10 Ways To Prevent Drowning In A Lake This Summer; Lake Living Safety Tips
Camping by the lake is one of the most popular family activities during the warm summer season. People found it to be a great way to relax, given the beautiful green sceneries around and the refreshing touch of lake water. Biologist Dr. Wallace J. Nichols, in his book “Blue Mind,” said that being on or near the water can bring on feelings of calm, peacefulness, and general happiness. If you are having difficulty sleeping because of stress and anxiety, you should try lake-living once in a while to improve your overall well-being.
However, it is also important to note the potential safety risks of living near a body of water, especially to small kids. According to the World Health Organization, drowning is the 3rd leading cause of unintentional injury death worldwide, accounting for 7% of all injury-related deaths. Globally, the highest drowning rates are among children 1–4 years, followed by children 5–9 years. While you would not want to replace your family’s excitement with worries, make sure to set relevant safety measures while camping by the lake.
10 Lake Living Safety Tips
Listen to the weather forecast.
Before you head out with your family to the lake area, do not forget to check your local weather forecast for strong winds or rain throughout the day. Bad weather is the sign you need to skip your camping trip since the water level and current become unsafe for swimming. Depending on your location, you might be experiencing thunderstorms even during the summer season.
Wear life jackets in and around water.
Wearing a life jacket is an essential safety practice whether you are heading out on a boat or going swimming in the lake. The United States Coast Guard’s (USCG) reported that about 84.5 percent of drowning victims are not wearing a life jacket. Besides saving your life, wearing an approved personal floatation device (PFD) also reduces the impact or shock when you first fall in the cold water, preventing hypothermia. Remember to choose a life vest that fits your age and body type and have it appropriately secured at all times.
Bring a life-saving floatation device.
Aside from requiring every member of your family to wear life vests, bringing water floats can also help ensure your kid’s safety. Inflatable ride-on, raft-style floats, and lake pads are very easy to carry and add to the outdoor fun. Check out top-grade summer outdoor gear made in the USA.
Stay away from unfamiliar areas in the lake.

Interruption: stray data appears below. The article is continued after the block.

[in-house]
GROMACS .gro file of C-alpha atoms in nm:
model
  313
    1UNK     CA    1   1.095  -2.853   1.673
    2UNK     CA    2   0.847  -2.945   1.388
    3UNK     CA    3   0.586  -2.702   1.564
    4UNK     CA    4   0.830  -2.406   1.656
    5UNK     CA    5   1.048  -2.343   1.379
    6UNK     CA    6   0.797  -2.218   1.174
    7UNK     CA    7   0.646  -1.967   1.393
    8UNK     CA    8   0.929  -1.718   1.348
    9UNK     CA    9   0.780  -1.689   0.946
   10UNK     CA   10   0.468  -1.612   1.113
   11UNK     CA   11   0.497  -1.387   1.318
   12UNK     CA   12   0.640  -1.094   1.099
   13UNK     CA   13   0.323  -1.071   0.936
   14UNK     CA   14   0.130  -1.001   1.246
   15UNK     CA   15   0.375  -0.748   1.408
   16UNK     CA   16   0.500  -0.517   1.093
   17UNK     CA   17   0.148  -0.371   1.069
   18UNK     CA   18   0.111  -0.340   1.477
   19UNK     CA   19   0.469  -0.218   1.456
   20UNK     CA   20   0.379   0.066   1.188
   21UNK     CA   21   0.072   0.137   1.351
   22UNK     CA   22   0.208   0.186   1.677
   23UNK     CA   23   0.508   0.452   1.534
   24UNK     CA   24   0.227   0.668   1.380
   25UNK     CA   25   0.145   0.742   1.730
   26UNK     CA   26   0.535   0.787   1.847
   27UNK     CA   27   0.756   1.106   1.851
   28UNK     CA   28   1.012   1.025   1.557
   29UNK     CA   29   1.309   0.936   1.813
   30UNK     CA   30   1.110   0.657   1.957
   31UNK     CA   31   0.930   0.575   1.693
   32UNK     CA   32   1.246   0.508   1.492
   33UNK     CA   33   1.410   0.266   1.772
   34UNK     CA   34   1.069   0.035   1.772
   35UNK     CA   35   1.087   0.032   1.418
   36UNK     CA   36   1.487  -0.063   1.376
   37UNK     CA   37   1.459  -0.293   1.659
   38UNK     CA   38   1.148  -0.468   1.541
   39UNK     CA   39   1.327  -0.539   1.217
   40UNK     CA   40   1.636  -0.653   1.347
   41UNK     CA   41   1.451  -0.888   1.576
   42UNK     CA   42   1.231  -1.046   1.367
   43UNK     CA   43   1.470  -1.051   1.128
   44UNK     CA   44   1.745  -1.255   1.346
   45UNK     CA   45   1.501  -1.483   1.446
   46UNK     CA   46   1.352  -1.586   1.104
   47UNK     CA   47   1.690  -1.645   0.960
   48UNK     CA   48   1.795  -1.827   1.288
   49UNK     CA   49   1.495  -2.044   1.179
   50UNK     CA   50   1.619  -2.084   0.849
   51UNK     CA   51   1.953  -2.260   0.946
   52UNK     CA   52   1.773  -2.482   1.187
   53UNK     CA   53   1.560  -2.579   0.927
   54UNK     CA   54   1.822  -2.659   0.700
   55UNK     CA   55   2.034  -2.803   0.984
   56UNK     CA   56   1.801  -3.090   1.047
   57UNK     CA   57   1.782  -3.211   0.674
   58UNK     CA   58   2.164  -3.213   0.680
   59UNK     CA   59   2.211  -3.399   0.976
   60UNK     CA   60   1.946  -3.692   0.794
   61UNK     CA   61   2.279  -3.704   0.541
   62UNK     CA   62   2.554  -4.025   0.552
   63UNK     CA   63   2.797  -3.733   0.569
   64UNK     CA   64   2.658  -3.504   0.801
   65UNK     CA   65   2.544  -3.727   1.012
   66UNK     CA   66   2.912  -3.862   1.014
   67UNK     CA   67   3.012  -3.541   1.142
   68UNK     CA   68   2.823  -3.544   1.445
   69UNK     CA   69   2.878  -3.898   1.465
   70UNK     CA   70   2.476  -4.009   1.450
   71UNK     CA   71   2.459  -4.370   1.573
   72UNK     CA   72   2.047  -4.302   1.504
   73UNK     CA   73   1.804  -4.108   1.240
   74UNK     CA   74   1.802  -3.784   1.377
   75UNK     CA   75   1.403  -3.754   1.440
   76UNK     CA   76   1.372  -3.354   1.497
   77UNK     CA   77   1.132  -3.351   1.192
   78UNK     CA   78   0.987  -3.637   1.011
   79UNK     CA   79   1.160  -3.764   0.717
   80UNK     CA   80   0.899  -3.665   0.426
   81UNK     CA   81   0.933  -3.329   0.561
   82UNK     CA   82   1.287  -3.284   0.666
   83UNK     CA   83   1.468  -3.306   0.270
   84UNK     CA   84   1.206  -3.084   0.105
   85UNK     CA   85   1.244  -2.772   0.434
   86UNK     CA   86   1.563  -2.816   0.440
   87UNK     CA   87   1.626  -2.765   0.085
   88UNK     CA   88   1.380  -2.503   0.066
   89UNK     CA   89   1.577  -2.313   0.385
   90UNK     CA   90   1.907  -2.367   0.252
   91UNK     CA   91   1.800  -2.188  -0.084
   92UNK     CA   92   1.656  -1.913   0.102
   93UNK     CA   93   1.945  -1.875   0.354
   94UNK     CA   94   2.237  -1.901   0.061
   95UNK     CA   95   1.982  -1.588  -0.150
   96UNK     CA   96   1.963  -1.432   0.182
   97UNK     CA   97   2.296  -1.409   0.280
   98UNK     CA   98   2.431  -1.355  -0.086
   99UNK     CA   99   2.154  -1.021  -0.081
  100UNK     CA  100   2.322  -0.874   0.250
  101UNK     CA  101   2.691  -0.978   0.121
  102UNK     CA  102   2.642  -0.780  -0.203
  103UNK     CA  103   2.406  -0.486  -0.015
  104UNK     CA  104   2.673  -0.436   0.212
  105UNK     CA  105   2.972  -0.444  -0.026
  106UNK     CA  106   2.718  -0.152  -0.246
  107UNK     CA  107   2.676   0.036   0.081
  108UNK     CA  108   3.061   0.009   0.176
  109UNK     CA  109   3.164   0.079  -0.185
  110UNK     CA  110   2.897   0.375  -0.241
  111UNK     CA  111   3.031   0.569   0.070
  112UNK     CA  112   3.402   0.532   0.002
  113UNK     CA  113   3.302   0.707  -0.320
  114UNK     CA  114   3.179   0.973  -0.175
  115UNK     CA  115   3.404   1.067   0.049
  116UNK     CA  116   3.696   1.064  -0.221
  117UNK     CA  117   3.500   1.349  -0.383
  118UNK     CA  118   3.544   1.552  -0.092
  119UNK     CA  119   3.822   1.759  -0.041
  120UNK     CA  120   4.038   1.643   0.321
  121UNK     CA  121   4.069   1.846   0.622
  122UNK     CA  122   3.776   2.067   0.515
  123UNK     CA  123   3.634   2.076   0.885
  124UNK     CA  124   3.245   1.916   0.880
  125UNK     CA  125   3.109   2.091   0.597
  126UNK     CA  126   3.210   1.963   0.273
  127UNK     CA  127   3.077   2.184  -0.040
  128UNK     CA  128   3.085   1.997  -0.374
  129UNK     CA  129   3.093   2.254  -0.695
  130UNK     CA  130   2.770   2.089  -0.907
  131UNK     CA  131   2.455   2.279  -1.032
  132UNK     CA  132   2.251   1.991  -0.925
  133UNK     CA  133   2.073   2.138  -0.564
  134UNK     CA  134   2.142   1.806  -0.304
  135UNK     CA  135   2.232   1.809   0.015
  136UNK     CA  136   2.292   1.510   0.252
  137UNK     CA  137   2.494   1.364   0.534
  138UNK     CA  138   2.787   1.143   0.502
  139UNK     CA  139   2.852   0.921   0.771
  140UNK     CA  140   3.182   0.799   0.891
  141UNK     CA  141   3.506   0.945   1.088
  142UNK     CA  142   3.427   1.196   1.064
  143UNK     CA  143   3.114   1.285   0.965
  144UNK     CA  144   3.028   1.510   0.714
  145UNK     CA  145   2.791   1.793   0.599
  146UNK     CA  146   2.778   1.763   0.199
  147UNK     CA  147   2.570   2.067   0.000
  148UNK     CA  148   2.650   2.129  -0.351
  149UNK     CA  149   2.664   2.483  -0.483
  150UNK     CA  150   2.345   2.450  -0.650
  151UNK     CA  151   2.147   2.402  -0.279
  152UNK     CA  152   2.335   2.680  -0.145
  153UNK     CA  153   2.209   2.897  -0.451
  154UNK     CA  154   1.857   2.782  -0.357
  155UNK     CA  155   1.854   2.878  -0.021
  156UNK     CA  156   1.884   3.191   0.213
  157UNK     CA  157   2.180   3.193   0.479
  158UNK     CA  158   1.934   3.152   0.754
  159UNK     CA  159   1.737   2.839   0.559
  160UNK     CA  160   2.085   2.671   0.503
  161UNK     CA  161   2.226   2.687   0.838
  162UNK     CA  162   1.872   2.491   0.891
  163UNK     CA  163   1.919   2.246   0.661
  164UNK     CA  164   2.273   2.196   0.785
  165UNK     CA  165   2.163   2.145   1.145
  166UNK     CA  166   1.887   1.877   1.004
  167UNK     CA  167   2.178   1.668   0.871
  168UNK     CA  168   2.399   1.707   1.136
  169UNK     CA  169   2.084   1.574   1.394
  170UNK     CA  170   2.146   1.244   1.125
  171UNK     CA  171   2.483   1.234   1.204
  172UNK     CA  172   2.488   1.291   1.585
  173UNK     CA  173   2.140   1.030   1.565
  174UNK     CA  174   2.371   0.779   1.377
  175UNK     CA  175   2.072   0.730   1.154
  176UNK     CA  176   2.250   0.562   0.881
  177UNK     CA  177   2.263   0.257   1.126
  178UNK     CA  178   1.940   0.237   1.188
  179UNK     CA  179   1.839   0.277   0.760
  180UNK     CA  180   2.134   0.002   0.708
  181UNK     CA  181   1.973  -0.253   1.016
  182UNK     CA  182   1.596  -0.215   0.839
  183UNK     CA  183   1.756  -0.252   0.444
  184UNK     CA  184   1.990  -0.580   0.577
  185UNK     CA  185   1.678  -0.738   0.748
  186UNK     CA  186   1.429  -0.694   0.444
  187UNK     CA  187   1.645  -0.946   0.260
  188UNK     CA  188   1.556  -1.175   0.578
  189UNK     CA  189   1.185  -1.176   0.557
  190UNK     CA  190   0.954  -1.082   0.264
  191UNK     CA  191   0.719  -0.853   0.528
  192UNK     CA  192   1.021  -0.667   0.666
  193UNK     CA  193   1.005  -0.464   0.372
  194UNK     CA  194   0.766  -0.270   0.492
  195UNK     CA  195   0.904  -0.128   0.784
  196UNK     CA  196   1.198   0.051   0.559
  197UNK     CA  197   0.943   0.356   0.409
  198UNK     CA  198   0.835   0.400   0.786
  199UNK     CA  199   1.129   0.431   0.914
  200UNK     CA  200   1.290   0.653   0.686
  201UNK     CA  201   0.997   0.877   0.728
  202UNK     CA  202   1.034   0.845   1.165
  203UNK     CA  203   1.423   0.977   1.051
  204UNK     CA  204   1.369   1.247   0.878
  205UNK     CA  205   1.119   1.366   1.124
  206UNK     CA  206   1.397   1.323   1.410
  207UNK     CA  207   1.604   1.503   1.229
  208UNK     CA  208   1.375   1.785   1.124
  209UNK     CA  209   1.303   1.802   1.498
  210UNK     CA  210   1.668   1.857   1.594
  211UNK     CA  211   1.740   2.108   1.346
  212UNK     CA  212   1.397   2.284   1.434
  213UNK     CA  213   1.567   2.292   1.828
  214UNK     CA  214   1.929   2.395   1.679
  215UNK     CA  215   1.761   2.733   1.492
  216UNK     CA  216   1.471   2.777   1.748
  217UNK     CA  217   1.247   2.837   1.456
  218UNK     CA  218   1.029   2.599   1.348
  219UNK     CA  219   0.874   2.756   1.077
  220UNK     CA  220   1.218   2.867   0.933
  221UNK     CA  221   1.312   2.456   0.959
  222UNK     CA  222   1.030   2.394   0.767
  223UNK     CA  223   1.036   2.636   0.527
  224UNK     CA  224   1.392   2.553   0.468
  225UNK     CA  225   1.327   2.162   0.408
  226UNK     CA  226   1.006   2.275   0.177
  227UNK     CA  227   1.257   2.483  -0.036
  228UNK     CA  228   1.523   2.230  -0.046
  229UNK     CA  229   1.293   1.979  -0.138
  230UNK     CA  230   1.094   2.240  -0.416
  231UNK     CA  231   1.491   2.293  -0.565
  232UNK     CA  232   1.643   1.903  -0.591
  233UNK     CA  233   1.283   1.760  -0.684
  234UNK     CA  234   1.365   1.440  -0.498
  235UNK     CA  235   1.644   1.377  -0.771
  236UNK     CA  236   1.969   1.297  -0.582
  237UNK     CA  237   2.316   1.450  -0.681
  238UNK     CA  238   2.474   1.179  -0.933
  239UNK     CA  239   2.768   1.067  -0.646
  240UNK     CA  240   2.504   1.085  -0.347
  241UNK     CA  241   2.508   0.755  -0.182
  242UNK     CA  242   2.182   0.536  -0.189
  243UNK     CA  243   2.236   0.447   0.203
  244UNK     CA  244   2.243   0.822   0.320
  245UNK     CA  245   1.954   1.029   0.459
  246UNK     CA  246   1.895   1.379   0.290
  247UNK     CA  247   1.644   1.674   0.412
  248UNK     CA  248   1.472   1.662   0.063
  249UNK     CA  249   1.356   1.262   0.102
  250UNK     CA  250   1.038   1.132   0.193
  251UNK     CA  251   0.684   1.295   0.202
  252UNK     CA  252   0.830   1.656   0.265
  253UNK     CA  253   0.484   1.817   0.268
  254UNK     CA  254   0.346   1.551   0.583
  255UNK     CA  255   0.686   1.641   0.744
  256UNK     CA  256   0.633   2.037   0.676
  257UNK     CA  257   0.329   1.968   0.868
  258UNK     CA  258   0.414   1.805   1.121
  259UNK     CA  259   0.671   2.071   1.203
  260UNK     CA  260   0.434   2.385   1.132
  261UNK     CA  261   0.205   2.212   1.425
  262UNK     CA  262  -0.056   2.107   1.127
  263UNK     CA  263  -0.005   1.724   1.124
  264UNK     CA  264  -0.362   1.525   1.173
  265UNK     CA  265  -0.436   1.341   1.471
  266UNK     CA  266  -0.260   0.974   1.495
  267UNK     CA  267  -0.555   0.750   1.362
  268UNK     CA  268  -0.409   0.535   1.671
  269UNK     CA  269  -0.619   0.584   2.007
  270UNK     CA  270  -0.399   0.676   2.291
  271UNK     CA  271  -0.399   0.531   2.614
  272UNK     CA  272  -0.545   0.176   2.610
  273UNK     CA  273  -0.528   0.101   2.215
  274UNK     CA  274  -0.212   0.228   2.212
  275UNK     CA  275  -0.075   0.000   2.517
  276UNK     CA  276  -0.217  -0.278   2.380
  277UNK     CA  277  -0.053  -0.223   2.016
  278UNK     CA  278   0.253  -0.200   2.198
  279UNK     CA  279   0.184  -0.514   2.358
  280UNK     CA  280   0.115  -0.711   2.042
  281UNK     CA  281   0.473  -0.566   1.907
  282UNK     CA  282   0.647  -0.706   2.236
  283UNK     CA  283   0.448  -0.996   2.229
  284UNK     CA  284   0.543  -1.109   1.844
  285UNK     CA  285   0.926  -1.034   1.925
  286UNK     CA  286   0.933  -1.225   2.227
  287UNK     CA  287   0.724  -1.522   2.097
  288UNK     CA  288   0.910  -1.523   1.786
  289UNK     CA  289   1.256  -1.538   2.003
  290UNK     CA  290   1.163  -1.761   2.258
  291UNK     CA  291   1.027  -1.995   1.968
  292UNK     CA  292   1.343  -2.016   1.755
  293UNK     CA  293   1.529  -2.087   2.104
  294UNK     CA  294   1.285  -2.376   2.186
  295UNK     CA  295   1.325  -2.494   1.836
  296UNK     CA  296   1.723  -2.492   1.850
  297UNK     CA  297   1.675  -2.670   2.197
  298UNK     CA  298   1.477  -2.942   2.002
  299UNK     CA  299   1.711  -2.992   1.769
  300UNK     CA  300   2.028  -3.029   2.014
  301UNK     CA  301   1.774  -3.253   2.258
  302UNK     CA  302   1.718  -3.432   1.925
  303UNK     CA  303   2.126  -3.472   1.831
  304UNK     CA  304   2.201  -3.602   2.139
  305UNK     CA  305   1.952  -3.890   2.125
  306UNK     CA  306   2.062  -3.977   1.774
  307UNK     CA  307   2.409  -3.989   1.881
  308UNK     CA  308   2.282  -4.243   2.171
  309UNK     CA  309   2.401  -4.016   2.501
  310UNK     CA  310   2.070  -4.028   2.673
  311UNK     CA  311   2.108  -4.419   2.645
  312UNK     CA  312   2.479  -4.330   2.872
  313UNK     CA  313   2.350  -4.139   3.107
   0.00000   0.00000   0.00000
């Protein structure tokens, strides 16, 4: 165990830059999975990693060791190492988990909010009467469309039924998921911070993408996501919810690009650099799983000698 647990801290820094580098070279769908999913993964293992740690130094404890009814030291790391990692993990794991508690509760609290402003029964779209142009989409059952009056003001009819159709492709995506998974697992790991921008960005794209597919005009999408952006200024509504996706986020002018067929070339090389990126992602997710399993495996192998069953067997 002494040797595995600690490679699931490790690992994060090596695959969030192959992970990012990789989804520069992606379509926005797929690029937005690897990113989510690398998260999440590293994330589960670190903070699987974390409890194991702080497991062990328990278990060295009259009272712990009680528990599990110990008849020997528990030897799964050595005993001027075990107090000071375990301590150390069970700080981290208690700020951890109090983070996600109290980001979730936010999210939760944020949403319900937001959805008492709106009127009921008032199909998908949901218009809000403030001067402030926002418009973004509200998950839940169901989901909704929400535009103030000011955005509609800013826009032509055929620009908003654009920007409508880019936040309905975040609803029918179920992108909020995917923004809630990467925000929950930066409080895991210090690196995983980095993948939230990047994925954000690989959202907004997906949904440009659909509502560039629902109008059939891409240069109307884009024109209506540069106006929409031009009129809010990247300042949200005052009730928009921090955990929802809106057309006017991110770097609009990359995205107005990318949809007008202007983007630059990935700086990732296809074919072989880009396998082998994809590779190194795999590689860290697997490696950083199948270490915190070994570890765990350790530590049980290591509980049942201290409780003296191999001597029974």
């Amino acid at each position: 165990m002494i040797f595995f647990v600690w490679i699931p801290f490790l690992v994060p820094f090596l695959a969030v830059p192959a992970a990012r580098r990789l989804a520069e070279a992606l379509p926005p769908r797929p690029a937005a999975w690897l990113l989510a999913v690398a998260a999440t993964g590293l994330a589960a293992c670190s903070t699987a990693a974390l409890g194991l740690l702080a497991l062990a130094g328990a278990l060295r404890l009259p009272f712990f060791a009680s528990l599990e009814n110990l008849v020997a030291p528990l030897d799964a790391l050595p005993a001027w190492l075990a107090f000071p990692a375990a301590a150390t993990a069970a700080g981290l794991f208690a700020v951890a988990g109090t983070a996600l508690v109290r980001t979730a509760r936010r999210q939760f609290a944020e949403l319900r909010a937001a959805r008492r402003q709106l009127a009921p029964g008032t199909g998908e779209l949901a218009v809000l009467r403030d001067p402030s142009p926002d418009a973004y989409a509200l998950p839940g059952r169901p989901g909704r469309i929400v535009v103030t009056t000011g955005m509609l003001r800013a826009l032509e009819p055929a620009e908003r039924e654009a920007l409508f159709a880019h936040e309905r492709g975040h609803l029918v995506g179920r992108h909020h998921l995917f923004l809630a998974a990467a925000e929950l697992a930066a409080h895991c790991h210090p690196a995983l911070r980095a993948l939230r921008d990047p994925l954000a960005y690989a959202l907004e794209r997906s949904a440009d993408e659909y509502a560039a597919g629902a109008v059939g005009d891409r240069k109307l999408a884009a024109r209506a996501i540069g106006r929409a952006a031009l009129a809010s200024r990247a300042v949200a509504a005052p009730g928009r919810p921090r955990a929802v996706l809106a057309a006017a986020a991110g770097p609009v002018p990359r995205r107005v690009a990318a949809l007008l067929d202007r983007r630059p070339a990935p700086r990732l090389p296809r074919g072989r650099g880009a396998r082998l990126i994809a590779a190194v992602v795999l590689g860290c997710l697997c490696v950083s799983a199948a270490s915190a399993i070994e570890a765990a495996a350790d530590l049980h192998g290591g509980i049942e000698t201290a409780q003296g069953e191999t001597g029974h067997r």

When swimming in the lake, do not dare to go away from the crowd of swimmers. Only swim in designated areas supervised by lifeguards. If you would like to go diving, only do so in areas marked for diving. You also have to check for underwater obstacles, such as dams, rocks, and vegetation that might wrap around your feet.
Build a fence around your camping area.
Bringing an easy-to-install fence to your camping trip will not only protect you and your belongings from stray animals but will also provide extra safety for the kids. When camping by the lake, it is very common for kids to end up in the water suddenly. It could happen when you are sleeping inside the tent or busy attending other tasks around the camp. Common ways to build a fence around your campsite include bringing a portable fence or attaching strings to the surrounding trees.
Have your boats checked before use
If you plan to go on a boat tour around the lake, make sure your water vehicle is properly checked by a professional for any repair issues. The U.S. Coast Guard Auxiliary and U.S. Power Squadrons offer complimentary boat examinations. They do that to verify the presence and condition of specific safety equipment required by state and federal regulations—Discover Boating. To add, do not forget to take a boating course to learn significant rules while on water.
Do not let the kids go swimming alone.
Camping by the lake is not just solely an adventure; it comes with the responsibility of keeping your kids away from harm. It would be best if you made your children understand that they cannot be near the water without an adult accompanying them. The American Red Cross suggests you avoid distractions when supervising children around water. It may also help to add other camping activities, such as going on a nature walk or playing cards or board games, so kids do not think about going to the water all the time.
Read the signs.
Never ignore the lake signs posted by the local authorities as they help provide safety for every camper. These signs warn people of the potential hazards around the lake area, such as strong currents, big rocks, and sudden drop-offs. Safety signs are often customized to be used specifically in lakes, rivers, and beaches.
Take a swimming lesson.
Learning how to swim offers a lot of healthy benefits. More importantly, it can save you from a drowning accident. If you do not know how to swim, perhaps you should cancel the lake camping trip and enroll in swimming lessons first. Learning how to swim will not only let you enjoy water activities but also help you keep your loved ones safe while in the water. Aside from adults, it would also be wise to enroll the kids in swimming classes at an early age, so they can learn the different water safety rules and build life-saving skills. A case study entitled “Association Between Swimming Lessons and Drowning in Childhood” found that children enrolled in swimming lessons had an 88% reduced risk of drowning.
Learn CPR and first aid.
Attending first aid training will let you know what to do during a water rescue operation, which includes helping someone having trouble in the water safely, call for emergency help, and CPR—American Red Cross. This can help save your life and that of your loved ones when going to water activities.